Beth Revis: This was the first story I was offered, and I jumped on it! I've always loved Ahsoka for her courage at the end of her original story, to choose her own path. And Padmé has long been a favorite -- although I particularly loved the action she took in The Clone Wars. She was never afraid of danger, but she always moved with grace. There's something stunning about a person who can do that.
StarWars.com: The whole Forces of Destiny animated series has focused on small moments and decisions as essential building blocks of a person's character. Ahsoka is wrestling with some serious self doubt here, great foreshadowing for things to come in The Clone Wars. Why do you think it's important to include those moments of reflection and uncertainty for your characters?
Beth Revis: Adding in those moments of doubt make the characters more human (even if they're not human). That's actually something I really loved about the way the story has developed past the original trilogy. In the original three movies, there was a clear black-and-white picture of good and evil, right down to the clothing the characters wore. The prequel trilogy played with that concept of how our choices dictate what we become, but I think we're seeing that even more in the new movies -- there is doubt, and fear, and those play heavily in our choices about ourselves. It's easy to see Luke as a hero based on the original trilogy, but I actually quite love the way the past is killed in the new movies -- it reminds us that there is no perfect good or evil.
StarWars.com: How did you first discover Star Wars and what turned you into a fan?
Valentina Pinto: I discovered Star Wars the first time when I was little girl but I did not remember so much. However, I've reviewed the films recently. My travels [to] Disney Parks have made me even more a fan.
Beth Revis: I first discovered Star Wars thanks to my parents’ old video tapes. They recorded the movies when they came on television, so our version of Star Wars still had all the old commercial breaks. It's strange for me now to watch the movie without them! I don't recall the first time seeing the movies; they just always were. My brother and I would go into the field and forest near our house and pretend to be on Endor, using old PVC pipes as lightsabers.
StarWars.com: How would you describe this mini adventure in your own words?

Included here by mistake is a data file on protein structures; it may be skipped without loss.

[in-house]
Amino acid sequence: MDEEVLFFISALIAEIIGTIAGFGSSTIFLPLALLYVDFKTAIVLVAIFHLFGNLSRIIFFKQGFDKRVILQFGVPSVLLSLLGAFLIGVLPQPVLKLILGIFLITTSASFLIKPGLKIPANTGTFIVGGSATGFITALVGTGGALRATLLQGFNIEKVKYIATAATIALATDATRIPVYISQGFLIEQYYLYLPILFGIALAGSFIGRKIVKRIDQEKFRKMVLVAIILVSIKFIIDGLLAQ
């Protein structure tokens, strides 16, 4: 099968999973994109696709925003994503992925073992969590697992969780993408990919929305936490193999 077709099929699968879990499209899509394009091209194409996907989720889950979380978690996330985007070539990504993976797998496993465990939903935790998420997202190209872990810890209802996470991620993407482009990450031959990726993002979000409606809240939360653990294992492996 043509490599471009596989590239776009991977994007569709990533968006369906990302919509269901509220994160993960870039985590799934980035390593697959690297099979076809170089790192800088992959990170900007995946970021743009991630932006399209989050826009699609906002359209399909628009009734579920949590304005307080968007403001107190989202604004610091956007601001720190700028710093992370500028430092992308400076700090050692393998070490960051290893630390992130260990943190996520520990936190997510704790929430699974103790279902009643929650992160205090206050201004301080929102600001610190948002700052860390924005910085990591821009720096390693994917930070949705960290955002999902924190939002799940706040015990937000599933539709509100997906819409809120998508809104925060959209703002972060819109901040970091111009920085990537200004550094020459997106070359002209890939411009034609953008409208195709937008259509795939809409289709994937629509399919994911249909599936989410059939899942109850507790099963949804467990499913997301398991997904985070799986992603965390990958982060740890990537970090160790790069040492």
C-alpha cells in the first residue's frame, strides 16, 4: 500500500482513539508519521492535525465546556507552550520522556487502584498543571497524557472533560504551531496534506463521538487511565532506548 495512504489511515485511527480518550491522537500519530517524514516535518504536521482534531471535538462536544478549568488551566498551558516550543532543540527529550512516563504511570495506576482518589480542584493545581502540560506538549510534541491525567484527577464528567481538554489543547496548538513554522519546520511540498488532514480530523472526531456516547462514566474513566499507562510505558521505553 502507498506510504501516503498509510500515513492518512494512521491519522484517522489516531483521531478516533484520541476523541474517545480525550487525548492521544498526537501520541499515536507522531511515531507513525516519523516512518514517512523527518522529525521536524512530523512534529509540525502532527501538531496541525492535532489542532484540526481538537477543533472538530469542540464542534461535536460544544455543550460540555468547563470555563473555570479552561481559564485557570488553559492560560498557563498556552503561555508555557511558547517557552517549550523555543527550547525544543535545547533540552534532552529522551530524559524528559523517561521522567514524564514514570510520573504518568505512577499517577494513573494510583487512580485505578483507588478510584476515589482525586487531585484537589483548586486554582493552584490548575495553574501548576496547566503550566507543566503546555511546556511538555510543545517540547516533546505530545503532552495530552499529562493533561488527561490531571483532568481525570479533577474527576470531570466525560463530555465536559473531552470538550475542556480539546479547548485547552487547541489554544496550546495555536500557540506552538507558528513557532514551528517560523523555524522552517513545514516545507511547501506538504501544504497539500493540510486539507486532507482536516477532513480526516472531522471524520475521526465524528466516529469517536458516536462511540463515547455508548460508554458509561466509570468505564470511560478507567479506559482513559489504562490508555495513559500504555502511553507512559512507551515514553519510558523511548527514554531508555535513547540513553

Valentina Pinto: This mini adventure speaks of strength, how to have confidence in yourself, and how friendship and collaboration can be the most powerful weapon against the forces of evil.
Beth Revis: This adventure is about learning to trust yourself by trusting others.
StarWars.com: The ever-expanding Star Wars universe has given us novels, films, and animations dedicated to these characters. What were you studying for inspiration?
Valentina Pinto: Although my approach to the story is the one closest to the animated shorts, I was inspired by everything now on Star Wars, so a lot of stuff. It was a beautiful journey, in this fantastic universe of Star Wars and I hope so much that it is not the last one.
Beth Revis: For this particular work, I went back to the cartoons. I watched a lot of The Clone Wars in preparation for developing Saw in Rebel Rising, and I just kept watching them over and over again for Ahsoka's development in this comic. I also, of course, loved EK Johnston's novel Ahsoka.
StarWars.com: And how do you know when you have the dialogue, the movement, and the story just right for these characters in particular?
Valentina Pinto: When everything while drawing becomes spontaneous and natural without sacrificing quality and myself. And I hope this will shine from the pages for you, too.
Beth Revis: I tried to put myself in my shoes as a kid -- when I was younger, what did I want to see my heroes doing? I wanted them to be able to kick butt and fight, but I also wanted them to know when they could rely on others. I tried to find a balance between Ahsoka being a fighter, and Ahsoka realizing that she could still be friends with someone.
StarWars.com: When you look at the finished comic now, what are you most proud of? And what aspect or individual detail gave you the most difficulty?
Beth Revis: For me, the hardest pages to write were the beginning -- staging the first fight and finding a way to have that fight reflect the entire rest of the story. I don't think I nailed it on my own; it was seeing Valentina's art bringing that fight to life that really made the scene come alive and be true to the characters.
Valentina Pinto: I'm proud of the total result — story, art and lettering. [Being asked to illustrate a full comic does not often happen for someone] working expressly as a cover artist or colorist. For me, every [day] was a joy and a challenge. I hope you enjoy our work and have fun with Padmé and Ahsoka!
For more on this issue, check out StarWars.com's exclusive preview!
Kristin Baver is a writer and all-around sci-fi nerd who always has just one more question in an inexhaustible list of curiosities. Sometimes she blurts out “It’s a trap!” even when it’s not. Do you know a fan who’s most impressive? Hop on Twitter and tell @KristinBaver all about them!